Last week, I got an email from a friend suggesting that my husband (who adjuncts) apply to a tenure track position two and a half hours away. Even though I am happy in my full-time, non-tenure track position here, my (tenured) friend still saw this as an option. Why?
“Because tenure-track trumps all,” my husband said, and he’s right. Even with the stress, workload, and uncertainty faced by my TT friends and colleagues, it’s clear most see NTT as an unacceptable option. Yet despite the shadow cast on anything except tenure-track jobs, three years ago I chose a non-tenure track over a tenure-track job offer. Today, as I work to juggle being the family breadwinner with taking care of a newborn, I still think this was the best decision for myself and for my family.
As criticism of the percent of faculty who are adjuncts grow, I expect to see universities increase the number of faculty who are full-time, but not on the tenure track. This is not as bad as it sounds. Before I explain why it’s worked for me, let me add this caveat: My R-2 university has a long-standing NTT structure, one that includes a union, a benefits package equal to TT faculty, and the opportunity for promotion. The structure of the university’s NTT positions promotes permanence. So, this is not an part-time adjunct or “instructor” position.
In this position, I am expected to teach a solid number of students, with a focus on general education courses, and to teach well. I get paid less. I am not required to do research, but I can continue to research and publish if I choose to. However, I can’t expect to receive workload reductions in exchange for being research active. I cannot get tenure, so although there is a 9-year “post-reappointment” zone, my job is less secure than tenured faculty.
Three years ago, after two years of post-grad school limbo, I was well-situated with four on-campus interviews for the four applications I submitted. I had a TT offer from a small state teaching school, and an offer of this NTT position at a larger university.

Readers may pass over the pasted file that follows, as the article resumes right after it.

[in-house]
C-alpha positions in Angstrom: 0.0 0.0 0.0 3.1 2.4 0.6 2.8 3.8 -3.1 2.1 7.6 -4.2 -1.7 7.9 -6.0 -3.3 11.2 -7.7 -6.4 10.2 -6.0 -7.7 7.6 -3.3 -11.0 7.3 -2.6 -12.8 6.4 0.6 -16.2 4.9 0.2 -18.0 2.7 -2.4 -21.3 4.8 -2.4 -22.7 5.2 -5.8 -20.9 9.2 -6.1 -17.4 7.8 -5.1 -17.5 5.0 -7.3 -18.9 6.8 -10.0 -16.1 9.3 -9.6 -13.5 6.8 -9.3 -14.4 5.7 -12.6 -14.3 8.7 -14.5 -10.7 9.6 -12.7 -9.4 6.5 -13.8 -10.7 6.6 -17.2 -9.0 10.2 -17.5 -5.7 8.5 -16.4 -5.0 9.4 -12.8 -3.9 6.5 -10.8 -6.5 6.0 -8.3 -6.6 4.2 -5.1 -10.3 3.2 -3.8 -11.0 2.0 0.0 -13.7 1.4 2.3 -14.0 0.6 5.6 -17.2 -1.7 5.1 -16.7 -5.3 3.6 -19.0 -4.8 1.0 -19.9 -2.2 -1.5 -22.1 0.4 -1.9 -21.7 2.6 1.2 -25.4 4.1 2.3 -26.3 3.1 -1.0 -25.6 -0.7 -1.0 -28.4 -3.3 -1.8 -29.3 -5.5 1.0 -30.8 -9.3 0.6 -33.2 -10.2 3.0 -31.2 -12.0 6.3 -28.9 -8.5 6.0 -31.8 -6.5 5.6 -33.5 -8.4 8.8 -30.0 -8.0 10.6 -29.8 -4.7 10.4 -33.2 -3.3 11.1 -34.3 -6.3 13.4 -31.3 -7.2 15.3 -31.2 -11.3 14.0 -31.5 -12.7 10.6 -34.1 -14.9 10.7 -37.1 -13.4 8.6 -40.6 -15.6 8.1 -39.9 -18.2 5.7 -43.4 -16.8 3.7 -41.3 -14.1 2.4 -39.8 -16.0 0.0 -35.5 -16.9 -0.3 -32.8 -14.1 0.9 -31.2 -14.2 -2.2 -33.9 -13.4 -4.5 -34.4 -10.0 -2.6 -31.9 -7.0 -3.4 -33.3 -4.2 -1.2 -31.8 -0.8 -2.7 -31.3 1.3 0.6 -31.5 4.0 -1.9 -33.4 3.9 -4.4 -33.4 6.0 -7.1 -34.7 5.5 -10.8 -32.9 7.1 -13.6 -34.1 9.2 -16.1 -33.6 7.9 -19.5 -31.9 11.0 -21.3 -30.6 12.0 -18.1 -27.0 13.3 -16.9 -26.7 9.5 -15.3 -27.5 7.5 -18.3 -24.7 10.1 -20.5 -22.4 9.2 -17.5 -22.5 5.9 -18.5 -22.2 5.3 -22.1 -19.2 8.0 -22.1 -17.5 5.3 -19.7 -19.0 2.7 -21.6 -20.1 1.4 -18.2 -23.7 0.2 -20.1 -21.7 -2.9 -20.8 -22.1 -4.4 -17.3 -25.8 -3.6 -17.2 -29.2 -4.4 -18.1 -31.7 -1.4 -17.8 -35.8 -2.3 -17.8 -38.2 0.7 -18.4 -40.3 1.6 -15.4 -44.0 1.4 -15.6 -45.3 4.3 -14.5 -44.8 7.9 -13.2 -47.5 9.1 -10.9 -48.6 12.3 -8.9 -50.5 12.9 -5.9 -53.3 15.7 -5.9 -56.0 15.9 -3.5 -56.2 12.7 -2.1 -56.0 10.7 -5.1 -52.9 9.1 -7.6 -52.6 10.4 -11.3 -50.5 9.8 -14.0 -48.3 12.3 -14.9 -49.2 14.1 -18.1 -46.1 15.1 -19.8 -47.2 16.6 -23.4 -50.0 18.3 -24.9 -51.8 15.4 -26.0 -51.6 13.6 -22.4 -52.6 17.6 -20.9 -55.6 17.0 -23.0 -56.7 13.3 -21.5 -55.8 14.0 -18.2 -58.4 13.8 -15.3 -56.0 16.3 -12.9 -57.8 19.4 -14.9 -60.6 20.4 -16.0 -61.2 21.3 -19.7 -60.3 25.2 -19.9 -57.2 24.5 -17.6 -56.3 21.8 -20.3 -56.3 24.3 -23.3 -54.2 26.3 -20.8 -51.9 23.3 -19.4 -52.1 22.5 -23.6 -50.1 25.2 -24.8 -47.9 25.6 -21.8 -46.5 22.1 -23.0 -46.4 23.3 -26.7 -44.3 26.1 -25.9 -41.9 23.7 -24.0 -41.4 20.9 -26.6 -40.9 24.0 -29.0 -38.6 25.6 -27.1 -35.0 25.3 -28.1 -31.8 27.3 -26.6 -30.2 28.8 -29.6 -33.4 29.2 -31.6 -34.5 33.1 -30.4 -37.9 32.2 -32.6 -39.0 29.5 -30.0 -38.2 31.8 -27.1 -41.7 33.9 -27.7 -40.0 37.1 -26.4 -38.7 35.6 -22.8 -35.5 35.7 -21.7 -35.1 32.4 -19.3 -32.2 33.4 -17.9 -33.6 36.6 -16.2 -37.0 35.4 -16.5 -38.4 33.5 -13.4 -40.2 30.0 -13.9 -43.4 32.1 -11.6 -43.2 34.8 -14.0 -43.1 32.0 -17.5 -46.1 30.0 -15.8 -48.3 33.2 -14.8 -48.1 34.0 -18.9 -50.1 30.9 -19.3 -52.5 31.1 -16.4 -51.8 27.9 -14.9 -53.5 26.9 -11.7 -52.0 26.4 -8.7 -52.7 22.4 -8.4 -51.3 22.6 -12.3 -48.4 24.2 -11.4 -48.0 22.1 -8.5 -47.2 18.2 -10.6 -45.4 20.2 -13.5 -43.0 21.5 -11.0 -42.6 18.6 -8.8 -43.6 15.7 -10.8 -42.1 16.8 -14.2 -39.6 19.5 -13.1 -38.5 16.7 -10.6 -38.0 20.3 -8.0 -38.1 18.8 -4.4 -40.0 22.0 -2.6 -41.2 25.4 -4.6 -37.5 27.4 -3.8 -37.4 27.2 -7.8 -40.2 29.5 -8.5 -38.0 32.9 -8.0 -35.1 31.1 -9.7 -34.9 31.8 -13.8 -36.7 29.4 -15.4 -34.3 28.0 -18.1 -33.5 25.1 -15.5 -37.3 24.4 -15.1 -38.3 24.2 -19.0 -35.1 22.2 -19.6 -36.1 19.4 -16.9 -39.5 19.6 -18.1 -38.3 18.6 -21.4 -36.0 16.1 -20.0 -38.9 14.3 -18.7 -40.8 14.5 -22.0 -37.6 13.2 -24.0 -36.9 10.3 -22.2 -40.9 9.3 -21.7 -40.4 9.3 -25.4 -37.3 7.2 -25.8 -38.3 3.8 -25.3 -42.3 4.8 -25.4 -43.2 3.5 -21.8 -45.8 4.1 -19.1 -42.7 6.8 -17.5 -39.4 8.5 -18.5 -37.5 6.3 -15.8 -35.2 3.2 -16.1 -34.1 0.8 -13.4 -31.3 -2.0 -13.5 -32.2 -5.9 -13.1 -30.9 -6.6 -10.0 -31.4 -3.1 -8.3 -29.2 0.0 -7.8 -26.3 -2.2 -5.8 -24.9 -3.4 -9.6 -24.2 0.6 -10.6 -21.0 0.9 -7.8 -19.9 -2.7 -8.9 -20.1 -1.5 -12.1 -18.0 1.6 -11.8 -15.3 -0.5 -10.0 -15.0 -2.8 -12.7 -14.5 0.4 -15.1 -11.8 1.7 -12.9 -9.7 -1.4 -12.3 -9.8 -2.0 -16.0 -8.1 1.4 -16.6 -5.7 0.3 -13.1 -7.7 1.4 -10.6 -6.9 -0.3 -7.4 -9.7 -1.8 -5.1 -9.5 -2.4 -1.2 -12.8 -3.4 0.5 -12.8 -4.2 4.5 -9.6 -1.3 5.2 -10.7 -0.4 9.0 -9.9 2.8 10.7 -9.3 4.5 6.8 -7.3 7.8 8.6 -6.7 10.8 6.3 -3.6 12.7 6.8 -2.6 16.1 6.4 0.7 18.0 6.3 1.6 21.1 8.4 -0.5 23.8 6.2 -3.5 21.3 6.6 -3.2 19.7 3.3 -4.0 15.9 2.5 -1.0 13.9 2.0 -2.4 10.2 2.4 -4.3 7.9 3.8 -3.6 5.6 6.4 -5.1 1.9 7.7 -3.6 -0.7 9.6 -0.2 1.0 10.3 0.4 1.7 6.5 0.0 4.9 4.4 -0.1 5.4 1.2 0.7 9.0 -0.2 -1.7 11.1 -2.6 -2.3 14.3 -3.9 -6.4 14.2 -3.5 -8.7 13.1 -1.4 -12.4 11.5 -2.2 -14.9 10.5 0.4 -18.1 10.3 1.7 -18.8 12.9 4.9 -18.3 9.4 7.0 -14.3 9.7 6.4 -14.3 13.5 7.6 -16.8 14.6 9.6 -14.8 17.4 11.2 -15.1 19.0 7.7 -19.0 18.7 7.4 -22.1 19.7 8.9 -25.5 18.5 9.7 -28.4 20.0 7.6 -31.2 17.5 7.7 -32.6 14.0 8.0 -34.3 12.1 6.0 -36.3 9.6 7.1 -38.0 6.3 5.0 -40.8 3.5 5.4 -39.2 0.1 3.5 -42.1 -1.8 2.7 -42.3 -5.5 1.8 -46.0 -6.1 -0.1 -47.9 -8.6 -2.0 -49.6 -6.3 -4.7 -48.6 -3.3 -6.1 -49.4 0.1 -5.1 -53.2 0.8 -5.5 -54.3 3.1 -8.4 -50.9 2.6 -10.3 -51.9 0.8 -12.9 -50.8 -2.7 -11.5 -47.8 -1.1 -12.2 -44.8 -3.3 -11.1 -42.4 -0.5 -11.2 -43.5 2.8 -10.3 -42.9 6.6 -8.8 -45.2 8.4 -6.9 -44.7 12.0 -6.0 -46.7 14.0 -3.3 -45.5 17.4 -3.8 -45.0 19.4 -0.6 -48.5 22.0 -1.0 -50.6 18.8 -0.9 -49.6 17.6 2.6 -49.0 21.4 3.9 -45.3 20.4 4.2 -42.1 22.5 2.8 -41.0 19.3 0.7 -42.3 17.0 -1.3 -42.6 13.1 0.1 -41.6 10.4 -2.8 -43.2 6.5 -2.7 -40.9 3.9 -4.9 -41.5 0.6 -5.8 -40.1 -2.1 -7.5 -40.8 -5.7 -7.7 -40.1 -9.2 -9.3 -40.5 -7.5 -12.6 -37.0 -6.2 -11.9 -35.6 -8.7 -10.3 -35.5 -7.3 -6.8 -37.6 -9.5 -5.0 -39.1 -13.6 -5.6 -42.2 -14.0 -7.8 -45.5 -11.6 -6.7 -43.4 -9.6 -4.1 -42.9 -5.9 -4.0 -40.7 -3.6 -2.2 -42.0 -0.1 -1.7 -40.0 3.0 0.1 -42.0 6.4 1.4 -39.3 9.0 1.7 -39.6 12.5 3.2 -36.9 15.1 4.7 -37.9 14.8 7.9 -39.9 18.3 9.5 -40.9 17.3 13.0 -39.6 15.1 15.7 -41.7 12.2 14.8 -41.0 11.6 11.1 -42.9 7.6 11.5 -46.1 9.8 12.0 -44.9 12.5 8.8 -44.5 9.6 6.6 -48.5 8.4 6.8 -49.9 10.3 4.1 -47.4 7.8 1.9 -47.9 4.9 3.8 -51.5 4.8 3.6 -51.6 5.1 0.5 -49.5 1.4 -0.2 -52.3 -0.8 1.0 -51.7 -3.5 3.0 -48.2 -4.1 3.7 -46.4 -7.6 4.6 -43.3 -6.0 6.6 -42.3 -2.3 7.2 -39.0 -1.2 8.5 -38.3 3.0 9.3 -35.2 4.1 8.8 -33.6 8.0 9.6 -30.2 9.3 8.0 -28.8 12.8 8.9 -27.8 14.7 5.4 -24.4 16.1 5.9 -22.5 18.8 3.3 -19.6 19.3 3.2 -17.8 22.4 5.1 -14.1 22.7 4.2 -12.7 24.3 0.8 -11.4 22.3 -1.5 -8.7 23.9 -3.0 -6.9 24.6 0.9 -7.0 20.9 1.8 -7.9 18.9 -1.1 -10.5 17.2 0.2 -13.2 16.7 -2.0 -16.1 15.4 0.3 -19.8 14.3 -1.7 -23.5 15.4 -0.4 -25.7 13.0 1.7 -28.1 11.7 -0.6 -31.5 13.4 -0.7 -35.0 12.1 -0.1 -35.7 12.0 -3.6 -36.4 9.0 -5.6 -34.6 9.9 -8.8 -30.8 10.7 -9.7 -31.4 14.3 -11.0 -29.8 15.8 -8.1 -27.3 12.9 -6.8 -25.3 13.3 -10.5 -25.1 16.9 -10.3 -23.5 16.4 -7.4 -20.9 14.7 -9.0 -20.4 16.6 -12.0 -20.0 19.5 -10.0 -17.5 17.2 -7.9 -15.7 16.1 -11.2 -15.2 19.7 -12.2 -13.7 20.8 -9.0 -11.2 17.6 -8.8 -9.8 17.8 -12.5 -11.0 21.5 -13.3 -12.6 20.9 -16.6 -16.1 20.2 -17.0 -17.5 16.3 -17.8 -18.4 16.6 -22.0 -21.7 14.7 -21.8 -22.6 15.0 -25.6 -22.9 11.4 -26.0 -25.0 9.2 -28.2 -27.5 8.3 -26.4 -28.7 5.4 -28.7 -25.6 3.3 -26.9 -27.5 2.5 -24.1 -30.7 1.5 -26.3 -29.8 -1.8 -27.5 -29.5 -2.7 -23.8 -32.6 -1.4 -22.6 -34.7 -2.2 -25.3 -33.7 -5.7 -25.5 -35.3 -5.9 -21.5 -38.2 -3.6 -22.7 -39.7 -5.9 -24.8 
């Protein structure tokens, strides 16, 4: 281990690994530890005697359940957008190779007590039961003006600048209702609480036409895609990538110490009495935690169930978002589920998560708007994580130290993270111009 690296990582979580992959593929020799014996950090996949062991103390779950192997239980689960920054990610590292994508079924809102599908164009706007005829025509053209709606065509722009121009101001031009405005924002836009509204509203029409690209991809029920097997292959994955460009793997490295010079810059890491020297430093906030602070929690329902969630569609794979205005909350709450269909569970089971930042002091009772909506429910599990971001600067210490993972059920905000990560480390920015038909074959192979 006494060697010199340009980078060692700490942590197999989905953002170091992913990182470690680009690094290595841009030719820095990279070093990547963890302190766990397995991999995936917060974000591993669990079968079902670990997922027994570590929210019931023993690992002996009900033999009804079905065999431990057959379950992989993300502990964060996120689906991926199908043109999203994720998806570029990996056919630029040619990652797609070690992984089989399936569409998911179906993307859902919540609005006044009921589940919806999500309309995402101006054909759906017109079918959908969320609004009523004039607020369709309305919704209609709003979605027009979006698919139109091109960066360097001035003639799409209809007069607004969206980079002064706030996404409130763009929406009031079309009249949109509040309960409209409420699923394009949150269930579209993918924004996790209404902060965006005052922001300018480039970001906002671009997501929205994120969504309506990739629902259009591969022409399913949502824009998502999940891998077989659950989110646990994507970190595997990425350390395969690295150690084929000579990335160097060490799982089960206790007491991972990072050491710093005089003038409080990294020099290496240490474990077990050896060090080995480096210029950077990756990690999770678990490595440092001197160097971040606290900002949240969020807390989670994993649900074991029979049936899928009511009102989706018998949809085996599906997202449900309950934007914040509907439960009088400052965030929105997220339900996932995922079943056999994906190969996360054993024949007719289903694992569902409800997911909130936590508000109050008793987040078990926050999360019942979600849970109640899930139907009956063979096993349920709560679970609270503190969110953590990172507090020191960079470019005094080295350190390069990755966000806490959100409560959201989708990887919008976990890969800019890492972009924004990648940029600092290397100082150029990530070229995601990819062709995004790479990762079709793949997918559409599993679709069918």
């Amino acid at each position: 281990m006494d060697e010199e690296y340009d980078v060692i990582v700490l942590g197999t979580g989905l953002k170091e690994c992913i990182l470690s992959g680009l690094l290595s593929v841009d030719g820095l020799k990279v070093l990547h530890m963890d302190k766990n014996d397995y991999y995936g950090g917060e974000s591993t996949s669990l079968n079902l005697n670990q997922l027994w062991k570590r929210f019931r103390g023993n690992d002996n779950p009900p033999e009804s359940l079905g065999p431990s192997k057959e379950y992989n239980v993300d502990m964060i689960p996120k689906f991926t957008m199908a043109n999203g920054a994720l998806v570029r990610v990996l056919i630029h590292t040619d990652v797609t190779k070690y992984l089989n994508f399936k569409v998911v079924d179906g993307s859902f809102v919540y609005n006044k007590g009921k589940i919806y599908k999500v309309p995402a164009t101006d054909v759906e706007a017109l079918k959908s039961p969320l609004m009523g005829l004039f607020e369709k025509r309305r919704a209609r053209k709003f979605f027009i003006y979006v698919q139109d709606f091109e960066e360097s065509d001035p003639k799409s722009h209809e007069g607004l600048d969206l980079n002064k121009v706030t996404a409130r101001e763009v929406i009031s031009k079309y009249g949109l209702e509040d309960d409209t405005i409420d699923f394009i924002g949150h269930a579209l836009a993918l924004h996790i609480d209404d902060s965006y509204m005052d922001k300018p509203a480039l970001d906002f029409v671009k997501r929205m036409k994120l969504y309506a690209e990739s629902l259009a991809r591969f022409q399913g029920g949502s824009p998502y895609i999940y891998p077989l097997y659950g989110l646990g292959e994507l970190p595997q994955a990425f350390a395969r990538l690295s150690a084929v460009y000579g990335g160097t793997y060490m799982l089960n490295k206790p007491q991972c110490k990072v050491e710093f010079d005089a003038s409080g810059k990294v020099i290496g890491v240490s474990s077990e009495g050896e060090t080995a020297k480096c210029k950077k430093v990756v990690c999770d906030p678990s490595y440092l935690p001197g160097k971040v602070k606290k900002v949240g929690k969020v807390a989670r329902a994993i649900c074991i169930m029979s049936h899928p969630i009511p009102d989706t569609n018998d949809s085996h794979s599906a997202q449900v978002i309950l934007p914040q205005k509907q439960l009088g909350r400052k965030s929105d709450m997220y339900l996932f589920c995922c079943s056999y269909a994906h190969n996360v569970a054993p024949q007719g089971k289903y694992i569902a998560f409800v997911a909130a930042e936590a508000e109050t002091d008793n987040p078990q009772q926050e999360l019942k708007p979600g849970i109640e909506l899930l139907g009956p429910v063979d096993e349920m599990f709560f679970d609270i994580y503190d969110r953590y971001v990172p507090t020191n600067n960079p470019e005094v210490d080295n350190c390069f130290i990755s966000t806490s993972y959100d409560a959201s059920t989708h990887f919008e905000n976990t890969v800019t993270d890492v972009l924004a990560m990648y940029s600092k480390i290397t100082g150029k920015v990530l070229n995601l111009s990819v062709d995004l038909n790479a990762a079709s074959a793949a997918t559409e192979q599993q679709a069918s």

I chose the NTT job because of the infrastructure and location. The small college town offered the walkable lifestyle I’d dreamed of, with a nice home that was more than affordable even on my lower salary and with an adjuncting husband. It was a solid, century-old department with a Ph.D. program and a friendly faculty. Plus, my teaching load is no greater here than it would have been at the TT job.
I’m staying for these reasons, but also because I’ve realized that this is just the job I’ve been looking for. I think it’s actually the job that many others are looking for, even if they don’t realize it. I find my TT friends are often aiming for an impossibly high standard, at the cost of their nights and weekends, “just in case” that one more article/grant/committee is what is needed for tenure. A NTT position takes away six years of stress. I can aim to meet minimum standards, then choose how and when to aim higher.
As a NTT, at least at this university, I feel like I have more control over my career: I research what I want, when I want. Beyond teaching regular GE classes, I have flexibility in what other courses I offer, and what service I want to focus on. I’ve found that my NTT position can be similar to a 9-5 position, but with the perks of academia. Proper planning means I can often have weekends to myself. But, as was recently the case, the flexibility of the position also means that I can choose to work odd hours in order to navigate my family situation (in my case, I was able to tend to a new baby even without maternity leave).
Implicit in my friend’s email suggesting that my husband should apply for a distant TT job is the belief that a NTT position isn’t good enough. I disagree. It’s certainly not perfect, and not a good fit for everyone. But I’ve been surprised and grateful at how good a choice it turned out to be for me.